Before this, however, a still more important development in the method of study of plants had ensued, as is shown distinctly in the botanical writings of the latter half of the sixteenth century. The all-important fact of the natural affinities of plants had gradually assumed distinctness—an idea not within the grasp of any one of the herbalists of the time, whose accumulating and repeated descriptions of individual species gave rise to the perception of resemblance and difference in forms, and finally to the idea of natural relationship. This idea finally became paramount: “All the foreign matter introduced into the descriptions of plants by medical superstition and practical considerations were seen to be of secondary importance, and were soon thrown aside in the effort to establish a natural system of classification.”
At the time of this “renaissance” of botany the gardens represented the ideas of geographical distribution and classification
in addition to the practical aspects of the subject. With the development of physiology and morphology the ideas thus brought into prominence have found expression in the gardens, and the purposes and usefulness of these institutions have steadily broadened until all the more important phases of the subject are more or less represented in the greater majority of instances.
In addition to the scientific and practical uses enumerated above, the botanic garden has become a laboratory for the landscape artist, who may dispose of its masses of plants with a feeling regard for their artistic value in outline and color, making a most effective means of cultivation and gratification of public taste. In many of the better known gardens, especially those located in the great cities, this æsthetic feature has become a very prominent and in many instances the predominant idea.
Only when a botanic garden is equipped with laboratories for the furtherance of investigation, and sustains an organic relation to a school or university, may it be said to attain its highest possibilities of usefulness, in the demonstration of the principles governing the nature and development of one of the two great groups of living things. When designed for this purpose the collection of growing plants should represent as many of the principal forms of vegetation as is possible. Since the probable number of living plants is estimated at half a million, it is obviously impossible to bring together in any restricted area more than a fraction of this number. A census of the flora of the section of Bronx Park in New York, inclusive of about two hundred and fifty acres, which is to be converted into a botanic garden, showed that nearly a thousand species of ferns and seed-forming plants were to be found on that area, only a small number of which were introduced. Of these thousand species many were represented by thousands or perhaps hundreds of thousands of individuals. In the conversion of the tract into a botanic garden, the gardener will remove all but a few dozen, or perhaps a few hundreds, of each species, which will be confined to certain designated limited areas. In this way he will relieve each species from the competition of its neighbors, and so far as possible from the ravages of insects and animals—the most telling factors in the struggle for existence—and obtain space for the introduction of a large number of species. If these conditions alone determined the flora of a region, the number of species which could be grown in a garden would be determined only by its size and the number of plots it might contain. It is found, however, that the substratum and climate offer rigid limitations to an extension of the flora which may be grown out of doors in any locality. The gardener partially overcomes this limitation by the use of glass houses, where plants from nearly all parts of the world may be grown in specially prepared soils, and kept at temperatures resembling those of the natural habitats of the plants. But under such conditions it becomes extremely difficult to properly adjust the moisture and light, and only a comparatively small addition may thus be made to the flora of a garden. The conditions described above are such that it has not been found possible to grow in one place more than fifteen thousand species of the higher plants. It will be found, moreover, that a large number of the species included are not able to attain normal stature and appearance, and will thus be useless in representing the form intended.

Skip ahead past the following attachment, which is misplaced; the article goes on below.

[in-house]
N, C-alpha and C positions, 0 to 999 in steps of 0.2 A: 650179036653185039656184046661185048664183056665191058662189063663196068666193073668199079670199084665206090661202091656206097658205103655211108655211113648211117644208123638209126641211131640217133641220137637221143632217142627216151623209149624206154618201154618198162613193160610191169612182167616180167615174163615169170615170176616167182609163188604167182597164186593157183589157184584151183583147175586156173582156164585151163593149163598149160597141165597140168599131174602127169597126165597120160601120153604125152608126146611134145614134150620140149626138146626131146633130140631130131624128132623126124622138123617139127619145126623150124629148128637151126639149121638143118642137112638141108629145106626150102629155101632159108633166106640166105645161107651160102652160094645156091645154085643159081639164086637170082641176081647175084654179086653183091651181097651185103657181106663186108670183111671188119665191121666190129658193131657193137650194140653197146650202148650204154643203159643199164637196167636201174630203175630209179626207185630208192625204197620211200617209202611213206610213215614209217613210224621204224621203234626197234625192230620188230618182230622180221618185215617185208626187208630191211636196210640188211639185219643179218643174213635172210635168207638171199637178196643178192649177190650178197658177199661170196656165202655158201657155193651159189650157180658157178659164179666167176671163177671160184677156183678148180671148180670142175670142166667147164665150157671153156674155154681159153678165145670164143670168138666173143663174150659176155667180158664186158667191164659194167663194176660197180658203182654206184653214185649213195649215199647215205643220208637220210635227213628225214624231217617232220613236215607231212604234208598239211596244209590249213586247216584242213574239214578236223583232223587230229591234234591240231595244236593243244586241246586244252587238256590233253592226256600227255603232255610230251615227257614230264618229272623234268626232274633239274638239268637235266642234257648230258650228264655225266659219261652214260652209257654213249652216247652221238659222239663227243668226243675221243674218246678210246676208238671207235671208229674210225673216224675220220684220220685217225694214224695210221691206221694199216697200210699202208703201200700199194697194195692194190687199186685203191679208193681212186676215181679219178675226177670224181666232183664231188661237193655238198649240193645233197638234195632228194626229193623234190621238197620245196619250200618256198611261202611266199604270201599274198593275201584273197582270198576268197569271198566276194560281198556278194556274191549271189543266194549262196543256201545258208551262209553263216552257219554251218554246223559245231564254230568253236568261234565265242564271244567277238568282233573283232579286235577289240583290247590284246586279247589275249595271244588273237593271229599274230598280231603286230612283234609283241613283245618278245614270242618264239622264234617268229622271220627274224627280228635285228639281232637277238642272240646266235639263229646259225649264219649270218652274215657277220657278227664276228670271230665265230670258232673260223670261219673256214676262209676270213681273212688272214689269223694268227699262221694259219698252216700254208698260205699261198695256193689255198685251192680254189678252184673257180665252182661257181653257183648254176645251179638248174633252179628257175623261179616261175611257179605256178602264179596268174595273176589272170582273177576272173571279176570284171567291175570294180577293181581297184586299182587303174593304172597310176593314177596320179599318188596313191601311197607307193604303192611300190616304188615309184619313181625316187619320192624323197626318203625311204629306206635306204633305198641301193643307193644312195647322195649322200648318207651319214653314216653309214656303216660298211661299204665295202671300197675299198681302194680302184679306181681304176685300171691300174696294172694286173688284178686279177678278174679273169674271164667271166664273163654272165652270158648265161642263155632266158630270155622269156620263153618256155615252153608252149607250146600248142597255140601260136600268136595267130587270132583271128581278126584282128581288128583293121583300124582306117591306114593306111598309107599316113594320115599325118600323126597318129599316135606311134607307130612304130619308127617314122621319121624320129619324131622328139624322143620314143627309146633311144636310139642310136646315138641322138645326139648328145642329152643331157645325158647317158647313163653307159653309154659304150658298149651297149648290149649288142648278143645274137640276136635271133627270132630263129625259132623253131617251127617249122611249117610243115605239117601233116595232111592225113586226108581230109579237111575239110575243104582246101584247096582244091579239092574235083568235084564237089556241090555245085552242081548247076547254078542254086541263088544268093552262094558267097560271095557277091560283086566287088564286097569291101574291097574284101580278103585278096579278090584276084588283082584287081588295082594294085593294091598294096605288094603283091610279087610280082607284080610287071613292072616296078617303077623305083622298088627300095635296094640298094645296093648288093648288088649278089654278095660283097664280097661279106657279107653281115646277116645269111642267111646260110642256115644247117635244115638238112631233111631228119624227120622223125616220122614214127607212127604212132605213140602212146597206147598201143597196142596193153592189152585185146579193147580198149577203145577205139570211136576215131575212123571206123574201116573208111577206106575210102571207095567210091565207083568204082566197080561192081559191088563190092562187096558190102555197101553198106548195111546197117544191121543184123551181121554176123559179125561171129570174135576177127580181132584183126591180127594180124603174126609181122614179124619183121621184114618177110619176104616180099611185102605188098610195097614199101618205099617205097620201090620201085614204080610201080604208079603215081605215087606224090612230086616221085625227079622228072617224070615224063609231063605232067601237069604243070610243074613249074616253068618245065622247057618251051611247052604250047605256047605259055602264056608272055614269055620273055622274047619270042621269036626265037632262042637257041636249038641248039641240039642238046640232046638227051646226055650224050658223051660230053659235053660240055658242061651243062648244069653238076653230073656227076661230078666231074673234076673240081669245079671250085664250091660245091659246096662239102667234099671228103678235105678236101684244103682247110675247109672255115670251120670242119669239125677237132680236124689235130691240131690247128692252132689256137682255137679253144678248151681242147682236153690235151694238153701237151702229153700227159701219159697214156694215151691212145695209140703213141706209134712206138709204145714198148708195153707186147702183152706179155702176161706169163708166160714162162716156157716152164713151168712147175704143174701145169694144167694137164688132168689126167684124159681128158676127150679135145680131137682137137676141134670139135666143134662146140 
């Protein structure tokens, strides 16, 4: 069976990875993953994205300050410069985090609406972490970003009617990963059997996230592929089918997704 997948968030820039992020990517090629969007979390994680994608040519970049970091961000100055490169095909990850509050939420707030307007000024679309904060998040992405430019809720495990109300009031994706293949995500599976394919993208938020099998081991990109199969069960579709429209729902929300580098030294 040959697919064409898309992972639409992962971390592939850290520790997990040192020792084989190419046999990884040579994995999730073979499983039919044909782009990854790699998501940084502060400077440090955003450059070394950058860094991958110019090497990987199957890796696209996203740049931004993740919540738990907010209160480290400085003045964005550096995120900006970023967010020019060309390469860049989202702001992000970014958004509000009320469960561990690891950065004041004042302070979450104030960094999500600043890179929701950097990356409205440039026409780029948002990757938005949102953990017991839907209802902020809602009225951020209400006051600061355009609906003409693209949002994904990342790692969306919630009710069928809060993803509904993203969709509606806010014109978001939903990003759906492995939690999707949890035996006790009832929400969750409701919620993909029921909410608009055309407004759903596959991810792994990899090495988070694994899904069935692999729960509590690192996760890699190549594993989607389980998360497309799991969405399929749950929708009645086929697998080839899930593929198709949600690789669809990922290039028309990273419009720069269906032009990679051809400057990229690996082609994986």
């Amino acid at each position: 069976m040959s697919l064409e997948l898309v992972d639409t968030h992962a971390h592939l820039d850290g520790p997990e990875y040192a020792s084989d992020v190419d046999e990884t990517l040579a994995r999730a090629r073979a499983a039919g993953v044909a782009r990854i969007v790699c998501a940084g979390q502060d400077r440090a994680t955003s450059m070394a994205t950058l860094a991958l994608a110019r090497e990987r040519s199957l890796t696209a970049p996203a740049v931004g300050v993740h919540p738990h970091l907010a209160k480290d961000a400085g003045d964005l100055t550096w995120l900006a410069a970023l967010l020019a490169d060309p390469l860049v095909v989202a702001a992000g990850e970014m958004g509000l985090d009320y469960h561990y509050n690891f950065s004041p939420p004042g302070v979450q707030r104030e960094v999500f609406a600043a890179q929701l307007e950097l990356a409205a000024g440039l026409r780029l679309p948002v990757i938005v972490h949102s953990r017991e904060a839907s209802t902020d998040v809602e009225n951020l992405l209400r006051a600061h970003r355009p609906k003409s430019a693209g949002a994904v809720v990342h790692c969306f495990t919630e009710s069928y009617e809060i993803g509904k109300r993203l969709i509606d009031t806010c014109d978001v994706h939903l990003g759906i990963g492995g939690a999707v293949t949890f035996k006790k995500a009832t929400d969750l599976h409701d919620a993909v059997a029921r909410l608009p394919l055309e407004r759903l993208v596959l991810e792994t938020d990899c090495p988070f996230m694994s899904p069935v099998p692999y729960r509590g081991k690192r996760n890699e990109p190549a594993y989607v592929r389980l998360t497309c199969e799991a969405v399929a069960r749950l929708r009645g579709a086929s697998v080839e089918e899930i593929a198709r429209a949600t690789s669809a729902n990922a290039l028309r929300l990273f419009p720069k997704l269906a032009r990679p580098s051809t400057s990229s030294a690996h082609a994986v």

In consequence of this limitation of the number it is customary to supplement the living plants by collections of prepared specimens of contemporaneous and fossil forms, in order to represent
more completely the vegetation of the globe. The living as well as the prepared plants are generally so assembled as to demonstrate the descent and relationship of the different groups, distribution over climatic and geographic zones, as well as their principal biological adaptations to the factors to be met in their native habitats. In addition to this strictly natural method of treatment it is also customary to illustrate by proper groups the forms which have become of special interest because of their food-furnishing, textile-yielding, medicinal, or other economic value. In order to accomplish these purposes a suitably equipped garden must contain, besides the necessary facilities for growing plants, museum buildings arranged for the display of prepared specimens, and if it designs to afford opportunities for research it must also be furnished with a library and laboratory facilities.
There are in the world more than two hundred institutions designed as botanic gardens, a large proportion of which are devoted to the cultivation of decorative plants, or subserve the use of pleasure parks, while only a small number are organized on the broader basis of the needs of the branches of botanic science. Thirty-six of these institutions are located in Germany, twenty-three